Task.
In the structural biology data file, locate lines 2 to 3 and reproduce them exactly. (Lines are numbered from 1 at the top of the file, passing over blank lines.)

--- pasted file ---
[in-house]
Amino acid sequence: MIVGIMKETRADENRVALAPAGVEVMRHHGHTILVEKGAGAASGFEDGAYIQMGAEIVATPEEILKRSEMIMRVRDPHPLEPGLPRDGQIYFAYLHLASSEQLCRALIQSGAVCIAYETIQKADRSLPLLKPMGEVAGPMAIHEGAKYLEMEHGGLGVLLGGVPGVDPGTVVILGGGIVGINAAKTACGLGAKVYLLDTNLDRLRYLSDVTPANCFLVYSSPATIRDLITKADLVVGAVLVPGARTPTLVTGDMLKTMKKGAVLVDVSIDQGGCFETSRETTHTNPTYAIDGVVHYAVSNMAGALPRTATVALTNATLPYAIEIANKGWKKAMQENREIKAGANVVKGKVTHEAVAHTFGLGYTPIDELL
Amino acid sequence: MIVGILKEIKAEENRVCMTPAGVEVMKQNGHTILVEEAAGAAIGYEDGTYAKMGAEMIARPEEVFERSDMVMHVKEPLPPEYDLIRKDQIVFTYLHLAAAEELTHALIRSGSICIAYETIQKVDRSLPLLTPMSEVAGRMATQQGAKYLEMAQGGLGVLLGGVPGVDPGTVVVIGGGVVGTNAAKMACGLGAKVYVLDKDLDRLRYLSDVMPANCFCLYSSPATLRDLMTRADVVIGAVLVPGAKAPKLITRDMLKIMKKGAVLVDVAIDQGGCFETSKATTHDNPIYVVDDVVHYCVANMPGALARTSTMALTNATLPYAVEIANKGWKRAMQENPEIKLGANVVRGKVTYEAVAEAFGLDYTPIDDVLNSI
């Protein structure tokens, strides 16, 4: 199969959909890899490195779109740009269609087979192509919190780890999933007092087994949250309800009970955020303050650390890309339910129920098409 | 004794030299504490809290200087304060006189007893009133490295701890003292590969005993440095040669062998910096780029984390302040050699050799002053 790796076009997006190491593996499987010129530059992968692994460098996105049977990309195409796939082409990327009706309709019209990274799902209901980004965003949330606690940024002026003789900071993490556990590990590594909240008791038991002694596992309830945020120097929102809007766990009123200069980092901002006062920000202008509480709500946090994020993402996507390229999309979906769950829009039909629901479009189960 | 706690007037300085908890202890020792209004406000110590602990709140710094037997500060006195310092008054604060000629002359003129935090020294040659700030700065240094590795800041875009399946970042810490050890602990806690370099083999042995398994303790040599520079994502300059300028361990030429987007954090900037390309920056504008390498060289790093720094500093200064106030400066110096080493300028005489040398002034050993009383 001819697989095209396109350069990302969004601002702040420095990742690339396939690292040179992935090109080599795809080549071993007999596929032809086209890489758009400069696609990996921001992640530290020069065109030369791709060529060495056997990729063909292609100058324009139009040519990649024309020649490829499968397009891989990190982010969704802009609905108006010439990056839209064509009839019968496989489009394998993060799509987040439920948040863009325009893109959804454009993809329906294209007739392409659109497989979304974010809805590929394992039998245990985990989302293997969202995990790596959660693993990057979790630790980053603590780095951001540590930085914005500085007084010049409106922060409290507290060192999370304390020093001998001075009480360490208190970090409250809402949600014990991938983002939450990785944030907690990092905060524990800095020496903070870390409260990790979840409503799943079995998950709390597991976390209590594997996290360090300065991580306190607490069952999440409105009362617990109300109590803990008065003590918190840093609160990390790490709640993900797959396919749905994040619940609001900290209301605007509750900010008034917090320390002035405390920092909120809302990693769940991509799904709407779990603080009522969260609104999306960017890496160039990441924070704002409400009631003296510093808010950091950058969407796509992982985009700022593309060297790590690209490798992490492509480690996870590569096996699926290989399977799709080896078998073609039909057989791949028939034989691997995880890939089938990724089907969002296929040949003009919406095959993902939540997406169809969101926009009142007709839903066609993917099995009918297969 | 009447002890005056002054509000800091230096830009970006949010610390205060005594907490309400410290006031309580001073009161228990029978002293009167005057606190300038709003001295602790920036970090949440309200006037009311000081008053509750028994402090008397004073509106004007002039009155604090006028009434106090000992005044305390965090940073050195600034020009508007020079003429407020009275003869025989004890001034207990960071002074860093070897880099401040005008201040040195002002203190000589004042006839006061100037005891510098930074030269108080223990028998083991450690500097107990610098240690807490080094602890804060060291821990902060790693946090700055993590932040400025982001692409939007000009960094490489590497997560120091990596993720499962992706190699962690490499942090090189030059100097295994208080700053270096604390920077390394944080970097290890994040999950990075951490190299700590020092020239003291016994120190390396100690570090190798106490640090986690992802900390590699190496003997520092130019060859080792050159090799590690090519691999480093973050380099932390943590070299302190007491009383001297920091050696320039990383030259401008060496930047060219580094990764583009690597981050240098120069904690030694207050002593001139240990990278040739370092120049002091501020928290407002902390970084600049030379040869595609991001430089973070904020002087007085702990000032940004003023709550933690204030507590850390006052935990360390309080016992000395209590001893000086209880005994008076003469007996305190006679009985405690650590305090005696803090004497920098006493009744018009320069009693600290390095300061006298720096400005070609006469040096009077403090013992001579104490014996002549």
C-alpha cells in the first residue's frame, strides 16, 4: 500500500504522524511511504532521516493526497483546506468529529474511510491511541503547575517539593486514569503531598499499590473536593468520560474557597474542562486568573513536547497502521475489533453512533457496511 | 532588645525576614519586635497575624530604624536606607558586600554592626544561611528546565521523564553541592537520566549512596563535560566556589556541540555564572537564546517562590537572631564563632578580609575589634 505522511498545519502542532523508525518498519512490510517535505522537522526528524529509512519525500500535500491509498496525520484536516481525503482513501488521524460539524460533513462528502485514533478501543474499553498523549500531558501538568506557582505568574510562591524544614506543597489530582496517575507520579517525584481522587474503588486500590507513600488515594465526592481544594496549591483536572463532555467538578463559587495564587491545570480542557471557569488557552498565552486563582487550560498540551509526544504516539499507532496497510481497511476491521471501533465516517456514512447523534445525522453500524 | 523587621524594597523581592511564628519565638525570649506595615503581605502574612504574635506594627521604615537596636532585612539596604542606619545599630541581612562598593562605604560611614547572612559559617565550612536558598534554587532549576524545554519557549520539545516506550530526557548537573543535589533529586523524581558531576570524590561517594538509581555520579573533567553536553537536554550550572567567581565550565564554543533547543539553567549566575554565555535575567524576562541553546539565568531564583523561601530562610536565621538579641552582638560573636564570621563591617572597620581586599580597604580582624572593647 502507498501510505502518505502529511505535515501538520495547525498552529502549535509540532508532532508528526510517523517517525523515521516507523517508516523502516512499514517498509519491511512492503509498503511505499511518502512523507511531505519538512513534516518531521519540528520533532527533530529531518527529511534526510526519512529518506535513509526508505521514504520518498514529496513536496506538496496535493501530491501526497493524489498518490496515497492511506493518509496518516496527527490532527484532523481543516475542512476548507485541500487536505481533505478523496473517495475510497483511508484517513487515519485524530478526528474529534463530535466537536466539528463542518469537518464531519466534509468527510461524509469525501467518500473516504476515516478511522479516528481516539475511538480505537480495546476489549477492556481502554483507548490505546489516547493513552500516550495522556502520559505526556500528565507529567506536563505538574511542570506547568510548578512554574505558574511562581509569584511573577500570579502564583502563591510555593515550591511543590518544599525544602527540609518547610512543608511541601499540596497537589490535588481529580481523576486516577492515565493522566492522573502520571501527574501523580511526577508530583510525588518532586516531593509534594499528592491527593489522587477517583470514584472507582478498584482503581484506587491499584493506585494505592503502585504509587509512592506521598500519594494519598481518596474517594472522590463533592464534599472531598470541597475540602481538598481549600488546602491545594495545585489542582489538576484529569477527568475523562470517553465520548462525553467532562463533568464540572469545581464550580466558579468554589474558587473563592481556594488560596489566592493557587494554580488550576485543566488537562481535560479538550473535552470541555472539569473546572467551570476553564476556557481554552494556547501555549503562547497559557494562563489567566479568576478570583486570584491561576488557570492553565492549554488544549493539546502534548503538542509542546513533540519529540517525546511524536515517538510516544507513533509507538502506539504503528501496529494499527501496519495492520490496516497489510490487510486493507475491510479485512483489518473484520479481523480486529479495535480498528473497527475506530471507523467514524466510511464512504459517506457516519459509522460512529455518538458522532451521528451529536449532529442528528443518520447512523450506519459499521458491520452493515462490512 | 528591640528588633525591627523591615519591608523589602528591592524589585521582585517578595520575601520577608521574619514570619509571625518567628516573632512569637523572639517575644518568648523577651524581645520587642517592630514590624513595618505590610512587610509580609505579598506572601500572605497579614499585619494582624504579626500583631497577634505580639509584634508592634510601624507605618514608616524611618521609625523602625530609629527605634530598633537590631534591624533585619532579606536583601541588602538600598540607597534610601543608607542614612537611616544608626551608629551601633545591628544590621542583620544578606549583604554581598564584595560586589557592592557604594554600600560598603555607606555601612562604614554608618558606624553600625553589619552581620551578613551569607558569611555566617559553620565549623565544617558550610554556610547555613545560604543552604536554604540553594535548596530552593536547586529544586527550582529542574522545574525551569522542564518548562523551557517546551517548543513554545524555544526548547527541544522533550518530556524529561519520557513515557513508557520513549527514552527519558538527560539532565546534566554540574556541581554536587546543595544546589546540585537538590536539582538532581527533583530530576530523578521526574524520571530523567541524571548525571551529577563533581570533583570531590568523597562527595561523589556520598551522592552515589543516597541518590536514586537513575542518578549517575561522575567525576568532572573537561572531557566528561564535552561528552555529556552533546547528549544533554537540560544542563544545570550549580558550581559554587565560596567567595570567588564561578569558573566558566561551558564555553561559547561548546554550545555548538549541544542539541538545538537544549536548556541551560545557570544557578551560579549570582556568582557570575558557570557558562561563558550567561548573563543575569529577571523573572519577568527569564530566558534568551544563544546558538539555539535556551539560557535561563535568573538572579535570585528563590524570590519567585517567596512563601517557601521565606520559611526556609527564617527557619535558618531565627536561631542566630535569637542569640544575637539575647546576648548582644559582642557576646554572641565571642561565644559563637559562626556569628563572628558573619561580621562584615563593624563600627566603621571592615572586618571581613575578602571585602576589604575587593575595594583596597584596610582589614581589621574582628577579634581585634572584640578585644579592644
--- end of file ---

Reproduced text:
Amino acid sequence: MIVGIMKETRADENRVALAPAGVEVMRHHGHTILVEKGAGAASGFEDGAYIQMGAEIVATPEEILKRSEMIMRVRDPHPLEPGLPRDGQIYFAYLHLASSEQLCRALIQSGAVCIAYETIQKADRSLPLLKPMGEVAGPMAIHEGAKYLEMEHGGLGVLLGGVPGVDPGTVVILGGGIVGINAAKTACGLGAKVYLLDTNLDRLRYLSDVTPANCFLVYSSPATIRDLITKADLVVGAVLVPGARTPTLVTGDMLKTMKKGAVLVDVSIDQGGCFETSRETTHTNPTYAIDGVVHYAVSNMAGALPRTATVALTNATLPYAIEIANKGWKKAMQENREIKAGANVVKGKVTHEAVAHTFGLGYTPIDELL
Amino acid sequence: MIVGILKEIKAEENRVCMTPAGVEVMKQNGHTILVEEAAGAAIGYEDGTYAKMGAEMIARPEEVFERSDMVMHVKEPLPPEYDLIRKDQIVFTYLHLAAAEELTHALIRSGSICIAYETIQKVDRSLPLLTPMSEVAGRMATQQGAKYLEMAQGGLGVLLGGVPGVDPGTVVVIGGGVVGTNAAKMACGLGAKVYVLDKDLDRLRYLSDVMPANCFCLYSSPATLRDLMTRADVVIGAVLVPGAKAPKLITRDMLKIMKKGAVLVDVAIDQGGCFETSKATTHDNPIYVVDDVVHYCVANMPGALARTSTMALTNATLPYAVEIANKGWKRAMQENPEIKLGANVVRGKVTYEAVAEAFGLDYTPIDDVLNSI